Aquatic Plant Forum banner
1 - 6 of 6 Posts

·
Premium Member
Joined
·
2,035 Posts
Discussion Starter · #1 ·
There are situations where people are trying to resolve pale new growth by increasing TE trace elements, iron, NO3, K etc. without success.
The actual reason may be in the presence and/or ratio of Ca and Mg. Usually people think if there is GH there must be Ca. Wrong. There may not be any Ca or any Mg and still get nice dGH readings.

Magnesium = GH - Calcium

Mg ppm = ((17.86 x dGH) - (2.5 x Ca ppm)) /4.1

Example at 1 dGH:

Ca : Mg [ppm]

7.0 : 0.0
6.0 : 0.7
5.0 : 1.3
4.0 : 1.9
3.0 : 2.5
2.0 : 3.1
1.0 : 3.7
0.0 : 4.4



Edward
 

·
Banned
Joined
·
2,069 Posts
Generally folks with decent GH's have enough Mg and Ca(eg from Tap or reconsitiuted RO).

Sometimes there might be not enough Mg, but seldom Ca.

It's rare but possible and easily addressed with CaCl2 and MgSO4.
But few folks meausre Mg/Ca individually.
I just suggest adding GH(both of these) or SeaChem Eq.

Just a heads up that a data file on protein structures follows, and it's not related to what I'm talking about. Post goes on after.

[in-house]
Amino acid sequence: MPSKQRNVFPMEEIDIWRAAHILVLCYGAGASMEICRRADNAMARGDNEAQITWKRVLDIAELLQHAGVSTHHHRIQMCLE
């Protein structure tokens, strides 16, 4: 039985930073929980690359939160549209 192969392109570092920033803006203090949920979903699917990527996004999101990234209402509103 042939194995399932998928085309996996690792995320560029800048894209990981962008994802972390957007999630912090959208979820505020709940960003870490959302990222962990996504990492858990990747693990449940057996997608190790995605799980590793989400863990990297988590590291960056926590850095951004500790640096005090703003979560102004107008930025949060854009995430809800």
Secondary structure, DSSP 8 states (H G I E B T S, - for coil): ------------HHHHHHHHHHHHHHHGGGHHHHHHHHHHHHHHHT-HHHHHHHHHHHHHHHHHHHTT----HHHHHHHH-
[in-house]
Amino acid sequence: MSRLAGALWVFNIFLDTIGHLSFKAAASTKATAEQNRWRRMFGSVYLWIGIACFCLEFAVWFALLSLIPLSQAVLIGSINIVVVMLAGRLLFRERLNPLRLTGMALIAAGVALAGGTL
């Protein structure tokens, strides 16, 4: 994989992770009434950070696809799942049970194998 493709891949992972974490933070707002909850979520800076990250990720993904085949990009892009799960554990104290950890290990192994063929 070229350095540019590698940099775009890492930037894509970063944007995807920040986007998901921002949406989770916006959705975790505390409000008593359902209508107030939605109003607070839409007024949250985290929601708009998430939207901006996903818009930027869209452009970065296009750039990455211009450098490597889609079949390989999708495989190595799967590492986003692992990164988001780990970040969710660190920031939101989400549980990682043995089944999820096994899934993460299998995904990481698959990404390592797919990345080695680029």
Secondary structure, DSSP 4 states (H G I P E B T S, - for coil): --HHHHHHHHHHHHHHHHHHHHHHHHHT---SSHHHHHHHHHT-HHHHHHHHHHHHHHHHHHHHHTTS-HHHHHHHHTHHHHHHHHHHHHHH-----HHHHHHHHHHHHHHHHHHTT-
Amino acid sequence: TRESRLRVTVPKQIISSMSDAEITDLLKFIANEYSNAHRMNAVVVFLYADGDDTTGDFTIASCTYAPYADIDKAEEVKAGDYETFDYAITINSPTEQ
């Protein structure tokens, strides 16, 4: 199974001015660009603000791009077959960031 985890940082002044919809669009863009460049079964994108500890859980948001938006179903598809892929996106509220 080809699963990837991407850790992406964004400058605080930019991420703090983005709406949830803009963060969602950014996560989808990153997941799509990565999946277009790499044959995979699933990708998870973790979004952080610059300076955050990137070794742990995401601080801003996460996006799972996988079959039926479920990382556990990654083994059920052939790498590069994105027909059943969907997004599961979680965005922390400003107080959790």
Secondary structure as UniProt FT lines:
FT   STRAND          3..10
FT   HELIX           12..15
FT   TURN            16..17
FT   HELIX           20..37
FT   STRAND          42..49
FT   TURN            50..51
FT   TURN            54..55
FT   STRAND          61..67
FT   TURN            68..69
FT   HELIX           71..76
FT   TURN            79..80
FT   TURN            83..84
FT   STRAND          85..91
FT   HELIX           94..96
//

That takes care of things simply.
But you can try to induce Mg or Ca deficiency to see the effects if you want.

Regards,
Tom Barr
 

·
Registered
Joined
·
426 Posts
Edward said:
Usually people think if there is GH there must be Ca. Wrong. There may not be any Ca or any Mg and still get nice dGH readings.
This is one the many reasons why people should contact their water company and request for a COMPREHENSIVE water report. It will detail the exact concentrations of Ca and Mg, among a host of other variables. The report is free.

I wish more people would participate in IUnknown's post so the "lazy" among us would have even less incentive to lift a finger. :|
 

·
Registered
Joined
·
288 Posts
Hello MantisX. Ca to Mg ratio in 1 gH should remain the same. The only difference between well water and tap water is the amount of solids is in the water.

It is best to grab a Ca, gH, kH, PO4, NO3 test kit to determine what is in the well water. Build your fertilizing regime around it.
 
1 - 6 of 6 Posts
Top